My usual routine with little lady on Mondays is to hop on the Orange Line train to Back Bay and take a walk around Copley and the Pru with a sweet end of frozen yogurt before we head back home. Today, though, we happen to be in Seattle – 3,000 miles away from home.
We had a few friends who were running the marathon today and we had been invited to come watch, but we had to decline because of our trip out here. We would have been right there cheering on our friend Grant who was 5 minutes away from the finish line when the bombs went off.
But it was lunchtime here in Seattle when I went to check Facebook and started to see some odd status updates. As I continued to search, I began to see images like that above and far worse. My heart just broke. I immediately sent a text to a friend of ours who works right there as well as to our friends who would have been nearby and running the marathon. We called my husband to make sure things were okay with him too and that his route home wouldn’t be too impacted. I checked Facebook and Twitter non-stop today to see if everyone was okay.
As soon as we were at my parents’ house, we turned on the news and my little lady was asking lots of questions. It was hard to explain to a three – almost four – year old what a bomb was and what was happening back home. It was even harder to try to answer her questions of, “Mama, why would someone want to hurt other people like that?” I turned off the tv and gave her extra hugs and kisses before I held her in my arms for her afternoon nap.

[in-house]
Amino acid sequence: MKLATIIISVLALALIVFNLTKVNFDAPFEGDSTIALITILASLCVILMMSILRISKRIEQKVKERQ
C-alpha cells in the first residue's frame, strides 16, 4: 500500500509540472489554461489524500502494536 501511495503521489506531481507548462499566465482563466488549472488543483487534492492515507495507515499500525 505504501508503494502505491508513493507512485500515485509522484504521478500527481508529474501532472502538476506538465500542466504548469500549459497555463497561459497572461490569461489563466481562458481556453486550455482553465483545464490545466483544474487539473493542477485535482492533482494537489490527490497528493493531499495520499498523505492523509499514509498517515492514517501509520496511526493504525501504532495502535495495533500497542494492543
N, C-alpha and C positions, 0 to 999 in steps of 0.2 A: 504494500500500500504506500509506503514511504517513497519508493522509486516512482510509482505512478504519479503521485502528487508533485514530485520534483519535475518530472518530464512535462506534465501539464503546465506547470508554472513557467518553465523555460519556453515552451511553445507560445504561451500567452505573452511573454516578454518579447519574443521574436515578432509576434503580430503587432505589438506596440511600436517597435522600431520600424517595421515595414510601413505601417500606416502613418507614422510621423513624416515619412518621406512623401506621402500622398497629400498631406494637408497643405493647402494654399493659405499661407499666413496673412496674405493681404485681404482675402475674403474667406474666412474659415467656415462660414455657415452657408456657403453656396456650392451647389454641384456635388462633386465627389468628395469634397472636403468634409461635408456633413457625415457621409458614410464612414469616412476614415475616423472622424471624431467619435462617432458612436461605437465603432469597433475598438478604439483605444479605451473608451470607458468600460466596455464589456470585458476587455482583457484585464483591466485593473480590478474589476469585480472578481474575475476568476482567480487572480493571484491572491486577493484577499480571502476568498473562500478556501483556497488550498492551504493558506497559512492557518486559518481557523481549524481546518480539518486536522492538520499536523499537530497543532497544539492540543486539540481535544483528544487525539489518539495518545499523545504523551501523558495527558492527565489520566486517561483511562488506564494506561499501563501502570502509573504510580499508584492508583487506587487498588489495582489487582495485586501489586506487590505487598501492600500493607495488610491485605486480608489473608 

Little lady is worried about our friends and I tried my best to reassure her that everyone is safe and that there are a lot of helpful people like the police who are going to find the bad guys and will keep us all safe.
When the Newtown tragedy happened, I found a quote from Mister Rogers that spoke to me. I am reminded, again, of that quote from Mister Rogers: “When I was a boy and I would see scary things in the news, my mother would say to me, ‘Look for the helpers. You will always find people who are helping.’” I also read this and took this away from an article on parenting.com:“To this day, especially in times of ‘disaster,’ I remember my mother’s words and I am always comforted by realizing that there are still so many helpers – so many caring people in this world.”
A fun and beautiful day has been blackened by these tragic and senseless events, but I hope (and hope for my daughter) that she will hold on to the stories of the marathoners who ran straight to MGH to go and donate blood, or of the first responders, police, firefighters, emt’s, hospitals, doctors, etc who came together to jump in and help those who were injured, and the community of Boston as well as the rest of the world who opened their homes, hearts, and prayers.
We are heading back to Boston late tomorrow night and we are thankful that everyone we know seems to be safe and that our home is still standing strong.
Dear Boston, we’re sorry we were 3,000 miles away from you on this day. In our hearts, we were right there beside you – with tears and heartbreak. We are trying hard to be brave and to see the beauty rise from the ashes of this day. We are eager to head back home to you and to stand with you to shine the light of hope and peace that darkness cannot drive out.
Stay safe Boston.